I knew that The Cabin in the Woods was going to be different. I knew it would be a satirical exploitation of the horror genre. I knew that the victims in this movie were going to be put in an environment that was controlled by an underground government agency that observed how they reactions to horrific situations. I even knew it was going to be quite a bit of humor despite all the above facts. However, I was totally surprised. It isn’t so much the twists and the turns, as it is the delivery and the dry humor we experience from this film. Writers Joss wheden, (the, almost literal, king of geekdom) and Drew Goddard certainly knew the genre they had set about to challenge. The references to countless horror movies and genre cliches makes this the Shrekof slasher films.
The audience follow the story of five young people as they prepare, and embark on, a weekend getaway to a cabin in the woods. The scenes used to introduce these characters are the most dull part of the movie, and yet it was necessary. I say dull, though the above mentioned scenes lasted only a few minutes; just long enough for us to realize that these five aren’t unique characters. They’re every victim we’ve ever seen on screen. The flirtatious and stupid girl, the “scholar”, the idiot stoner, the good girl, and the testosterone filled jock. It is possibly the most generic introduction to these characters that could have been conceived, which is precisely the intention. Had it not been for the first five minutes of the film, which was unlike any thing I’ve ever seen in this a horror movie, I would have had pretty grim hopes for the remainder of the film. But Drew Goddard (Director of the movie, as well as writer) knows his material, and he’s letting the audience in on the joke. We know these kids are heading for almost certain death, we don’t exactly know what’s going to get them, but it’s probably going to be pretty scary, at least in the traditional “Boo! I scared you” sense.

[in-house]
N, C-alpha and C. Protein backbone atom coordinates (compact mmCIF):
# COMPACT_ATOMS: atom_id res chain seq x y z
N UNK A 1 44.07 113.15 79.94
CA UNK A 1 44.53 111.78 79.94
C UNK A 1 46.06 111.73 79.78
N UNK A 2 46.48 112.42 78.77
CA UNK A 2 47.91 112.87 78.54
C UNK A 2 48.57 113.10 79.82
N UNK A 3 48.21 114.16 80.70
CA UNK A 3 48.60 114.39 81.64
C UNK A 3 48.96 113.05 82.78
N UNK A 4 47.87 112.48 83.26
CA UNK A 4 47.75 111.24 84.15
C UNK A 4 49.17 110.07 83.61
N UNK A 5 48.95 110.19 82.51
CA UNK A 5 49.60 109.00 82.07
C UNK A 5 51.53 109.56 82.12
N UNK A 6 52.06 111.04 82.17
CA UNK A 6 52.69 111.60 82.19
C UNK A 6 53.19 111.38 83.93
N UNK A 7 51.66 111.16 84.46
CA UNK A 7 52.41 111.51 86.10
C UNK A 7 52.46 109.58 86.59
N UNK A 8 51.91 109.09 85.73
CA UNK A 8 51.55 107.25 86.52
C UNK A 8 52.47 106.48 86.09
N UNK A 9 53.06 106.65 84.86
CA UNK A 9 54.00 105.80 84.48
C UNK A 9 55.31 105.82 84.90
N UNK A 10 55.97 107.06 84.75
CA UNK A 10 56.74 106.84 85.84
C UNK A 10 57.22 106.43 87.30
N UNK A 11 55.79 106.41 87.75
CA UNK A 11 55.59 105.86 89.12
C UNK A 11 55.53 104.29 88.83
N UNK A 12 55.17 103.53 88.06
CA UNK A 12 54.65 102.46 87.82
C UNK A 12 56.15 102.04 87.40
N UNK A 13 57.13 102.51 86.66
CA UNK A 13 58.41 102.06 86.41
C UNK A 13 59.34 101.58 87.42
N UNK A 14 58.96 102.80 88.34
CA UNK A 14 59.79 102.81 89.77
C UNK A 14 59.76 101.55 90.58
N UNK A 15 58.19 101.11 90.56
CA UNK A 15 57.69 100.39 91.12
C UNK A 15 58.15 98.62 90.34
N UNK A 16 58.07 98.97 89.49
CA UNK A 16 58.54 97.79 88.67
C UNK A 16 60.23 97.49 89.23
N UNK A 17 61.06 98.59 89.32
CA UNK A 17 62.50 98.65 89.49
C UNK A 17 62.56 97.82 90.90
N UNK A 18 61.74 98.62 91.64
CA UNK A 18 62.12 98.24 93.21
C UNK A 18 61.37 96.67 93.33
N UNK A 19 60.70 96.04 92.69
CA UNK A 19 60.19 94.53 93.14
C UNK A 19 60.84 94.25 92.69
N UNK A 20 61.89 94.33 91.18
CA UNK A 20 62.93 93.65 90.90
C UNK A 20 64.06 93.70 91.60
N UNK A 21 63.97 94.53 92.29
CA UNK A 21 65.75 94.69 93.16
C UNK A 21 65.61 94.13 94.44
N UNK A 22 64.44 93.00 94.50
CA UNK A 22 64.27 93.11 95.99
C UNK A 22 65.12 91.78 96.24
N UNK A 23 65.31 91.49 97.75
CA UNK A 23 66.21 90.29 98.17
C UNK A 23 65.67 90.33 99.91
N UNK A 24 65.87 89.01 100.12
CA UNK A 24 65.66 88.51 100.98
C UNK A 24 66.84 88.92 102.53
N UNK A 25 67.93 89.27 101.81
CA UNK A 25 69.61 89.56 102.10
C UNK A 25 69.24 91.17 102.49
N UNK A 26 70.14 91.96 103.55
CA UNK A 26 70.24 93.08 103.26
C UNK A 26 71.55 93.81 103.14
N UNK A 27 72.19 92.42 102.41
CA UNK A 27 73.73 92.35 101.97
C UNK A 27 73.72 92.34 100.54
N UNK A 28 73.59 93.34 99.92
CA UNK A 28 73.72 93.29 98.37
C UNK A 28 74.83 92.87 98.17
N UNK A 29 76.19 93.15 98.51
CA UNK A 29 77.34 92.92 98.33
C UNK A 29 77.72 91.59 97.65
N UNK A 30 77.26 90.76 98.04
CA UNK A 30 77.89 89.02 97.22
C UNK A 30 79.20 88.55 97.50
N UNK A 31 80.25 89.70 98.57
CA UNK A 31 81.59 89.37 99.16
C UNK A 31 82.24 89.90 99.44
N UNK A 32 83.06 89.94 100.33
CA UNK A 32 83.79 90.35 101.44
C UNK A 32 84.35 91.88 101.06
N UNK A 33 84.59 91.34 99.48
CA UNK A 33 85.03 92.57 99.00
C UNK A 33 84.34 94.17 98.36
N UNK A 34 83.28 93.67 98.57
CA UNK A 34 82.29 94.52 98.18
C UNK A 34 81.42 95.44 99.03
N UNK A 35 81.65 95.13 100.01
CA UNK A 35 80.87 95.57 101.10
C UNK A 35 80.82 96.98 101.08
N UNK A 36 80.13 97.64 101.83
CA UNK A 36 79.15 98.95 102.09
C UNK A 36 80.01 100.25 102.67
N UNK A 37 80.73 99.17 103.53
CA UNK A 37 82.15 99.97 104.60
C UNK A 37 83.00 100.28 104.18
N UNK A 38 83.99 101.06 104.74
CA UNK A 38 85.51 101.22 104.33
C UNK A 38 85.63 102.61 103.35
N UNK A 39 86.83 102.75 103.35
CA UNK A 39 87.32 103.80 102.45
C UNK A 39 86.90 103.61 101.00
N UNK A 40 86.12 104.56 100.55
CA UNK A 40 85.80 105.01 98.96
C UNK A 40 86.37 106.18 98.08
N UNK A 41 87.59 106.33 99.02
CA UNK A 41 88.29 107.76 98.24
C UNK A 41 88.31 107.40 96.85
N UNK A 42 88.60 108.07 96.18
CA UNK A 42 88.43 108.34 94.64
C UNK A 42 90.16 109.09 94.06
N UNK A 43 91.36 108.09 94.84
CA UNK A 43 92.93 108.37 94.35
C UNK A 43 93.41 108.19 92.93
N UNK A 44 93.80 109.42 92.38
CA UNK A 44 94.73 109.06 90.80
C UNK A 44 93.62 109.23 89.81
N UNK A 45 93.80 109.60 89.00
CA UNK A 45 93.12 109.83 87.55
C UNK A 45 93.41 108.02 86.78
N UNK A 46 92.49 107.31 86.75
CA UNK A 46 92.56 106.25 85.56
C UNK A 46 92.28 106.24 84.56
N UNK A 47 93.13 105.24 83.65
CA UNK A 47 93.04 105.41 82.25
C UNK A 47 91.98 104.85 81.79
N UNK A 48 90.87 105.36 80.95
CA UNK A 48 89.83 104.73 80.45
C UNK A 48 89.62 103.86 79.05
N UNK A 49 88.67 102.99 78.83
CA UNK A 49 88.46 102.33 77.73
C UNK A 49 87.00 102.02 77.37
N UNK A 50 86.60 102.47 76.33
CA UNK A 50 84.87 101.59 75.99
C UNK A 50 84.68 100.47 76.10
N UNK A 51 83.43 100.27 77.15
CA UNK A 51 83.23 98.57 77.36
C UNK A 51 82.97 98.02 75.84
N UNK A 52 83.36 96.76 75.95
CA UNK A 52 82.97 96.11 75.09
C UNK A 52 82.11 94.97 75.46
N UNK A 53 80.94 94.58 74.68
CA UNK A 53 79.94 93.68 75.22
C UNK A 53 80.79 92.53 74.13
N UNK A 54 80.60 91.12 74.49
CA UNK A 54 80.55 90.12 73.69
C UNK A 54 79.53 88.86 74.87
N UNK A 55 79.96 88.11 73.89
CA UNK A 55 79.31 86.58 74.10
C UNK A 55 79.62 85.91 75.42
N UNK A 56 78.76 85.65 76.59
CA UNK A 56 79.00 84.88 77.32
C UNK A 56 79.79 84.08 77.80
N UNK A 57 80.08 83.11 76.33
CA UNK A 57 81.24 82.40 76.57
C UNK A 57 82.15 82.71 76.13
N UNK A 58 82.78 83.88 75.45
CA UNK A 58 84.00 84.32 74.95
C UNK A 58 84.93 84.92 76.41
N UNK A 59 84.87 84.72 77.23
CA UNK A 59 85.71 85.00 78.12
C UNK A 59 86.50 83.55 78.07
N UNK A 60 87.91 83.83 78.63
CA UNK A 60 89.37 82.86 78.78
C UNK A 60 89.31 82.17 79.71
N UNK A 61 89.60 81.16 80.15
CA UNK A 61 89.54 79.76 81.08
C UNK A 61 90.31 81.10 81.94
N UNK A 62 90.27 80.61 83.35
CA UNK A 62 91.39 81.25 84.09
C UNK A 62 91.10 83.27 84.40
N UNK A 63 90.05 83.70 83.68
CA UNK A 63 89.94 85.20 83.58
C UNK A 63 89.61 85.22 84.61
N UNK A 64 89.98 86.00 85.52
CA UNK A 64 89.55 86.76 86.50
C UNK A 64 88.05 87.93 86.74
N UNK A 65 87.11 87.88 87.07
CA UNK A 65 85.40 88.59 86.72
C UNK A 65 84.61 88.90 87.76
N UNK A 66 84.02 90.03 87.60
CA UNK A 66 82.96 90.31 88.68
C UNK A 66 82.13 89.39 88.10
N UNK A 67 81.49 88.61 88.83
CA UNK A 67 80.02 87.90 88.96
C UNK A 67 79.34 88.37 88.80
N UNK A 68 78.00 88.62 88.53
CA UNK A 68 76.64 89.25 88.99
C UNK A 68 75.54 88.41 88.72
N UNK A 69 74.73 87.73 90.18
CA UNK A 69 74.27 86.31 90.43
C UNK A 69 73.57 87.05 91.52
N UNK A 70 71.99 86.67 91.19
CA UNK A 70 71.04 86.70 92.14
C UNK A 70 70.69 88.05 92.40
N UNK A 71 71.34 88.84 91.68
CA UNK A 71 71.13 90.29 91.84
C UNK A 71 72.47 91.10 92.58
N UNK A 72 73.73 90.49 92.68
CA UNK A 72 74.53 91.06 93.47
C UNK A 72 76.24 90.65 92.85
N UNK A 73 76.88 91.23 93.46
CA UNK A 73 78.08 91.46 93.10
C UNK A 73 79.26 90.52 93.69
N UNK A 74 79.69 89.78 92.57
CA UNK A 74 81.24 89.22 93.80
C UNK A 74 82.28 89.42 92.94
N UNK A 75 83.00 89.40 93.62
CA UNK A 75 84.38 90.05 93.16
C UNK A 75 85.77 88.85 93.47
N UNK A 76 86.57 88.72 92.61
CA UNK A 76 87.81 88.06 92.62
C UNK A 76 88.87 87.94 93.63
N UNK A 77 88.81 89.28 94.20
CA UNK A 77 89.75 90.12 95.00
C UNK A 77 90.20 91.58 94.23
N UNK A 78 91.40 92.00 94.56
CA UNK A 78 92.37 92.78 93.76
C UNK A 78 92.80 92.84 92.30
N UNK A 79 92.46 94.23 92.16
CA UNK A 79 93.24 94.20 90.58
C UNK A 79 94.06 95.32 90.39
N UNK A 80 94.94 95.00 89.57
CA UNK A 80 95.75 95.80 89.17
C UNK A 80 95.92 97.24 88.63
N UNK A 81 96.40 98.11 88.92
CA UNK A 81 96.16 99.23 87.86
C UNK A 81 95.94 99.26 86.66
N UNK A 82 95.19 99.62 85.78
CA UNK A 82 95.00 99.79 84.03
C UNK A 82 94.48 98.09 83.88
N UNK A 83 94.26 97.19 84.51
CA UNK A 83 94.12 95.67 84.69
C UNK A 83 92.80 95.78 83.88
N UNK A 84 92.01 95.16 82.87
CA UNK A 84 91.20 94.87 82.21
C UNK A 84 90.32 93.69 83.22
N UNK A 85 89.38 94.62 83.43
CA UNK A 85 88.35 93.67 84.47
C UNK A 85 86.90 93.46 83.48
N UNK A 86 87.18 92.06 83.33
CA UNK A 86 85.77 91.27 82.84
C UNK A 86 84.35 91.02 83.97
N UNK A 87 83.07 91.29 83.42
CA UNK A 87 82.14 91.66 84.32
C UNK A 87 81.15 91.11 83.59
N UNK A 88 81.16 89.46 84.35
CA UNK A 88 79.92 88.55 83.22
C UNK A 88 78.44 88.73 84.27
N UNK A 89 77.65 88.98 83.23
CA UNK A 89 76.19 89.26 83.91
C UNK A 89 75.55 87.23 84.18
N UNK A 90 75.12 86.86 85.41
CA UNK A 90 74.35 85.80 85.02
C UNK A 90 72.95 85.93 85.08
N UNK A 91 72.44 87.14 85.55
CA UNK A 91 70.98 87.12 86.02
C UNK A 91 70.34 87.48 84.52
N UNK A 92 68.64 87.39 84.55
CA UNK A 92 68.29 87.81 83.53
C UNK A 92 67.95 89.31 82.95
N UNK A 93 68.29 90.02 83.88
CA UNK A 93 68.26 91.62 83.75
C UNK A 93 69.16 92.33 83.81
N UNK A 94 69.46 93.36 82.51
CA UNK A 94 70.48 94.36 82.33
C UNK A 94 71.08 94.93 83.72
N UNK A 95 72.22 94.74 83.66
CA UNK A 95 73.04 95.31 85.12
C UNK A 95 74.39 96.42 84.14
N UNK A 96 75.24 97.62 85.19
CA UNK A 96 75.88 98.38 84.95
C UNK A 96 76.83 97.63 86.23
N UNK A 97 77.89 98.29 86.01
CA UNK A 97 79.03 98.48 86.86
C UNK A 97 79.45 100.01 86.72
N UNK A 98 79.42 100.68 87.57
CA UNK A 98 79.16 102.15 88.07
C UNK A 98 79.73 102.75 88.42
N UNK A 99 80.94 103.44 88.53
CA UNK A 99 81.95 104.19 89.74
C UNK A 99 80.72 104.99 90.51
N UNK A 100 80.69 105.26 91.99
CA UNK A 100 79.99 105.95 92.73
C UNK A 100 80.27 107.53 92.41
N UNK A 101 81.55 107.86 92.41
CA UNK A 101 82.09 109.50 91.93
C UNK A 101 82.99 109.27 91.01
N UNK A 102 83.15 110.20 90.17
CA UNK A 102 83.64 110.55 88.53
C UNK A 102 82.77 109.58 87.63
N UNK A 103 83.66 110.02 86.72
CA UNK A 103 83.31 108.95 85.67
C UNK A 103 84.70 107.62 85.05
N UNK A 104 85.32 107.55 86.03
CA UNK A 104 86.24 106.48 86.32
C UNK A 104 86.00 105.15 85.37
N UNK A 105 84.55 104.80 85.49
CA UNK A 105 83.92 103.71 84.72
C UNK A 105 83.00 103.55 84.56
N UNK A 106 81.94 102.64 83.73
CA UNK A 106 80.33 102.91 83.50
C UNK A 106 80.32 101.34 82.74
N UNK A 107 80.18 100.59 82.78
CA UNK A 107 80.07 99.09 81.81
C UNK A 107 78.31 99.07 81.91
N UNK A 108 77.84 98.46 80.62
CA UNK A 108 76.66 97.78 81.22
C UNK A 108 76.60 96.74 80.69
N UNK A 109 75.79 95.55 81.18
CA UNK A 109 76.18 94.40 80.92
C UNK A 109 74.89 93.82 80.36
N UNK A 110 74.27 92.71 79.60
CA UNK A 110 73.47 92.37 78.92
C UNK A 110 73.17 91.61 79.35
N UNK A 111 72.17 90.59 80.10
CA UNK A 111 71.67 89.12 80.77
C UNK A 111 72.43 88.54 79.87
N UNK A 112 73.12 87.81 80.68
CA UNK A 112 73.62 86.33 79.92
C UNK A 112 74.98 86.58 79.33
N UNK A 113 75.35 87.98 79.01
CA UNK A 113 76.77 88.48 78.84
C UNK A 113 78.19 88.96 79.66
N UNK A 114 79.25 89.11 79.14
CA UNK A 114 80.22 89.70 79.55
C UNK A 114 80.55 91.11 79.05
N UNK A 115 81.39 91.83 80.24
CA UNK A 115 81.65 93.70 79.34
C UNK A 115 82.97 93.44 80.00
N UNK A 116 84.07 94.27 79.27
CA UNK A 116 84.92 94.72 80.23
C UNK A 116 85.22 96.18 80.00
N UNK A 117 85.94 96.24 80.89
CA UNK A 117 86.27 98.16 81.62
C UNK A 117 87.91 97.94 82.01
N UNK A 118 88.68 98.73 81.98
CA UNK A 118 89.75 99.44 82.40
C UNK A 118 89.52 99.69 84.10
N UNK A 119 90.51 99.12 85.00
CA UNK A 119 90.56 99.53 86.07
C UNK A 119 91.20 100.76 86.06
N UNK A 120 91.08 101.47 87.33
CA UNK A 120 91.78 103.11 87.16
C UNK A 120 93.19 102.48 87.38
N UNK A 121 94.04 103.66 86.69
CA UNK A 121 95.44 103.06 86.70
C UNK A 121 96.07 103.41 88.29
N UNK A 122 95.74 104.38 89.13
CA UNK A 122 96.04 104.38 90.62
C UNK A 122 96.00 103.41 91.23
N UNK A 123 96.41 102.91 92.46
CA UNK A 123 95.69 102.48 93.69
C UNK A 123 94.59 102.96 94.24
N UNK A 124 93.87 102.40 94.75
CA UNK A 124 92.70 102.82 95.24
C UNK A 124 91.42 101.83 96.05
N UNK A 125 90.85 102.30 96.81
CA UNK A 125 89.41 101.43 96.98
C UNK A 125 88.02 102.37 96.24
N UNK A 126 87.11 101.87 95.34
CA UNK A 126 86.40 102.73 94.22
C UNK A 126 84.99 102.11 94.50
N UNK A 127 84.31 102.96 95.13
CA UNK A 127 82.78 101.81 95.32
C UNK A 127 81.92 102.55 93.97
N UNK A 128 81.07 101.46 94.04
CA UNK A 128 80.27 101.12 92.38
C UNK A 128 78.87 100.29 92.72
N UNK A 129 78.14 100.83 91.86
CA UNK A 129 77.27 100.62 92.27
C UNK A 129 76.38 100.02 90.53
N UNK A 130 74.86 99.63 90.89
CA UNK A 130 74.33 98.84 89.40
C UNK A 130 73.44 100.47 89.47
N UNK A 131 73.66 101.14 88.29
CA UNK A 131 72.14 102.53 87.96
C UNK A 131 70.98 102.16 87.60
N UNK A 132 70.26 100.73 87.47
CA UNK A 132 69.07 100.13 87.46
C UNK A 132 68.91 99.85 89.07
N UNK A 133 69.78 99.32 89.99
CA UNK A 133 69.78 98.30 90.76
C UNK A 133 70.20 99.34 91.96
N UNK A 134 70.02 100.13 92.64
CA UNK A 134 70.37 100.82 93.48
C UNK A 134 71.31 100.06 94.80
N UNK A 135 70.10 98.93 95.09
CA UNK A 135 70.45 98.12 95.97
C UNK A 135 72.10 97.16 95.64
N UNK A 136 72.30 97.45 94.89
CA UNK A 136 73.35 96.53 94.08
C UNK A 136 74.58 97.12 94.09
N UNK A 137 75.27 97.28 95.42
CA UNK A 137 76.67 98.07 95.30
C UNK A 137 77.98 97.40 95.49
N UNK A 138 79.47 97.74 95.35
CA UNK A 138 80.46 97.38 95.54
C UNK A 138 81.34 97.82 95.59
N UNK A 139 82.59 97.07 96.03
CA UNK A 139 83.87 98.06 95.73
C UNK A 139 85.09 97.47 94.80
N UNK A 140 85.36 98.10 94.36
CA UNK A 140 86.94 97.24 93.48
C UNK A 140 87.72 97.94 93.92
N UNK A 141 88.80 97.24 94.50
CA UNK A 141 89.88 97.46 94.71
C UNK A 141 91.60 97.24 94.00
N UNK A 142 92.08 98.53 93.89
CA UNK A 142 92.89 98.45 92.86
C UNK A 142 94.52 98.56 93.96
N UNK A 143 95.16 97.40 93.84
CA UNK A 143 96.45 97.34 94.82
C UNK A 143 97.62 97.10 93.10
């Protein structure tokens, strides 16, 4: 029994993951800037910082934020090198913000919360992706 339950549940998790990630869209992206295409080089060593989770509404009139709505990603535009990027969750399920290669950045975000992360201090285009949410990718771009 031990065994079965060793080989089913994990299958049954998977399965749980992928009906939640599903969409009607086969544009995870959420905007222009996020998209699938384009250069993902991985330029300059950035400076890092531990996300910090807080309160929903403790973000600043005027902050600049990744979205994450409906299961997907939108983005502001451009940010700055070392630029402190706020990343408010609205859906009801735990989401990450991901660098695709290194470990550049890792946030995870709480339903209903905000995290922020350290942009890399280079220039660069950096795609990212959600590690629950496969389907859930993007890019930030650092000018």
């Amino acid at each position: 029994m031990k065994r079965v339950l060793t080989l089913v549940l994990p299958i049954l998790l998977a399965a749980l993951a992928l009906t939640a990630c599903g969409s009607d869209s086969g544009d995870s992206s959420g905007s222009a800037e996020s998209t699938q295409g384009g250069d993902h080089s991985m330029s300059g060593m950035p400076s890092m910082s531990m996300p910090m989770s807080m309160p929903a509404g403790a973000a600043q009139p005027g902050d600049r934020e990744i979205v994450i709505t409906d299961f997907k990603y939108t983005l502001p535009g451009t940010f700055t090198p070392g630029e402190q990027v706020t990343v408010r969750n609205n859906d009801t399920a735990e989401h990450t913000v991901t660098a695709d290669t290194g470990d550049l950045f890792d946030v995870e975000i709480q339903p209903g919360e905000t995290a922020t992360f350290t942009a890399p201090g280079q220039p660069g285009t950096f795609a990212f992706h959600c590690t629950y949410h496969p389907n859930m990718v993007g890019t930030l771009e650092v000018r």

To a certain extent, all the choices in this film are made by the individual character. The agency controls various aspects, but ultimately allow the characters to choose their fate. The movie explores the idiotic choices that are made all too often in scary movies. It points out the glaring holes in common sense that us, as viewers, have accepted for far too long. “Why would you split up?!” “Don’t go in there!” “Just turn around!” I find myself speaking to the utterly incompetent characters being displayed before me. This film answers these question using a dark humor that fits perfectly with the overarching storyline. Cabin in the Woods is many, many things, perhaps most of all it is a lens over through which one should watch all horror movies through, at least the bad ones.
As humorous, and simultaneously, violent, as the movie is, it touches on quite a few different subjects. Namely, in my opinion, that of complacency. Whedon and Goddard practically lecture us on how we’ve become complacent as an audience. We accept things, we consider horror to be the acts of violence. Dismembered bodies? We’ve seen it before, it isn’t scary, it’s latex and red corn syrup. There are few horror movies that truly scare me when I watch them. What frightens me the most is not the violence or the gore, it’s the ideas and the build up behind them. It’s not the killing, it’s the chase and the reasoning behind the mayhem. Perhaps the greatest horror movie of all time is John Carpenter’s The Thing. An Alien flick that uses every element to move the terror from the screen into the minds of the viewers. Slow build ups, isolated locales, friends rightfully unable to trust each other, truly terrifying revelations as to what the threat actually is, as well as very unsettling visuals. The Cabin in The Woodssucceeds on the visuals, but it knows that’s about where most modern horror films stop. Whedon described this film as a “Loving hate letter to horror movies” and he certainly succeeded in that definition. The film is a horror movie that uses every cliché in the book to make something truly unique.
The way that this movie is able to mash together genres is absolutely astounding. For those familiar with Whedon’s work in the past, you’ll have a glimmer of an idea of what to expect. For those that have never experienced any of his work (though I hope there are no such people) you have no idea what this film has in store. There has, and perhaps always will be a fine line between horror and comedy. Some of the funniest movies I’ve ever seen have been intended as horror movies (Trolls 2, for example). Cabin in the Woodssees the line between humor and horror and obliterates it, making fun of the genre, as well as the audience having accepted such mindless drivel for so long.